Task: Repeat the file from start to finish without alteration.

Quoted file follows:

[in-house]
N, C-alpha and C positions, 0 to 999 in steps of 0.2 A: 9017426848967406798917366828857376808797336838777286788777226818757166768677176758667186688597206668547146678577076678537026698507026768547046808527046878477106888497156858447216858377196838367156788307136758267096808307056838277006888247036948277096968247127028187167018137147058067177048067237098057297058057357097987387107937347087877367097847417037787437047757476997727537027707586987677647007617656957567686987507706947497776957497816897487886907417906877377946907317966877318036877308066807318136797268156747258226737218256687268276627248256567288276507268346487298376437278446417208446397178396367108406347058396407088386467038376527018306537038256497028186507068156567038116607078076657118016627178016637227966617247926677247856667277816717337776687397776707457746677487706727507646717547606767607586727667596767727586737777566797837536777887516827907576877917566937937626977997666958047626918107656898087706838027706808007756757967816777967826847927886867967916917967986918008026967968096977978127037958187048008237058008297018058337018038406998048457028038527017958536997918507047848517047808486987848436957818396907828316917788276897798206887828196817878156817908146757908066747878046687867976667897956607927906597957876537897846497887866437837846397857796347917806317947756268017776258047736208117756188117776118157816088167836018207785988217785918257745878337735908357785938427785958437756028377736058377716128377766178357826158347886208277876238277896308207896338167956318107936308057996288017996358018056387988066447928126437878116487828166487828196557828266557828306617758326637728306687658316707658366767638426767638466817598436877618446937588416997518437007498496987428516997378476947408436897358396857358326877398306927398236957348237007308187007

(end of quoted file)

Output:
[in-house]
N, C-alpha and C positions, 0 to 999 in steps of 0.2 A: 9017426848967406798917366828857376808797336838777286788777226818757166768677176758667186688597206668547146678577076678537026698507026768547046808527046878477106888497156858447216858377196838367156788307136758267096808307056838277006888247036948277096968247127028187167018137147058067177048067237098057297058057357097987387107937347087877367097847417037787437047757476997727537027707586987677647007617656957567686987507706947497776957497816897487886907417906877377946907317966877318036877308066807318136797268156747258226737218256687268276627248256567288276507268346487298376437278446417208446397178396367108406347058396407088386467038376527018306537038256497028186507068156567038116607078076657118016627178016637227966617247926677247856667277816717337776687397776707457746677487706727507646717547606767607586727667596767727586737777566797837536777887516827907576877917566937937626977997666958047626918107656898087706838027706808007756757967816777967826847927886867967916917967986918008026967968096977978127037958187048008237058008297018058337018038406998048457028038527017958536997918507047848517047808486987848436957818396907828316917788276897798206887828196817878156817908146757908066747878046687867976667897956607927906597957876537897846497887866437837846397857796347917806317947756268017776258047736208117756188117776118157816088167836018207785988217785918257745878337735908357785938427785958437756028377736058377716128377766178357826158347886208277876238277896308207896338167956318107936308057996288017996358018056387988066447928126437878116487828166487828196557828266557828306617758326637728306687658316707658366767638426767638466817598436877618446937588416997518437007498496987428516997378476947408436897358396857358326877398306927398236957348237007308187007